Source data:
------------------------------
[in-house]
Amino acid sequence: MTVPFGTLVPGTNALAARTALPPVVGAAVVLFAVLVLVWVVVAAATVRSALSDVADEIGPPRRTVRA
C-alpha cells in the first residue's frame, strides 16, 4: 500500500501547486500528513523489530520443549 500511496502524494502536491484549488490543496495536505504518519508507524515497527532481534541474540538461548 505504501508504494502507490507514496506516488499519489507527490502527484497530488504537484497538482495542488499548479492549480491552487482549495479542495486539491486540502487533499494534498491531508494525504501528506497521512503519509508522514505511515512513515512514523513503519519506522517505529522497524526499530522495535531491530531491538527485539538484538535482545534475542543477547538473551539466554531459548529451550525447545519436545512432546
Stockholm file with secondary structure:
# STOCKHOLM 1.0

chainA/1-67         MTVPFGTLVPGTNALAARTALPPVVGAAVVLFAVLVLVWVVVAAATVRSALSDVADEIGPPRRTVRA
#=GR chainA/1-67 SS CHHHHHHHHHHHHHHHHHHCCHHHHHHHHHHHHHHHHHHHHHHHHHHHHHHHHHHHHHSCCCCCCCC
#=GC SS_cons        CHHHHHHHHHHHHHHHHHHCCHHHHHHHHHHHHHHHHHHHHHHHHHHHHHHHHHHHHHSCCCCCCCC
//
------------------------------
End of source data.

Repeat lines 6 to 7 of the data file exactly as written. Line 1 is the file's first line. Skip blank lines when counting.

chainA/1-67         MTVPFGTLVPGTNALAARTALPPVVGAAVVLFAVLVLVWVVVAAATVRSALSDVADEIGPPRRTVRA
#=GR chainA/1-67 SS CHHHHHHHHHHHHHHHHHHCCHHHHHHHHHHHHHHHHHHHHHHHHHHHHHHHHHHHHHSCCCCCCCC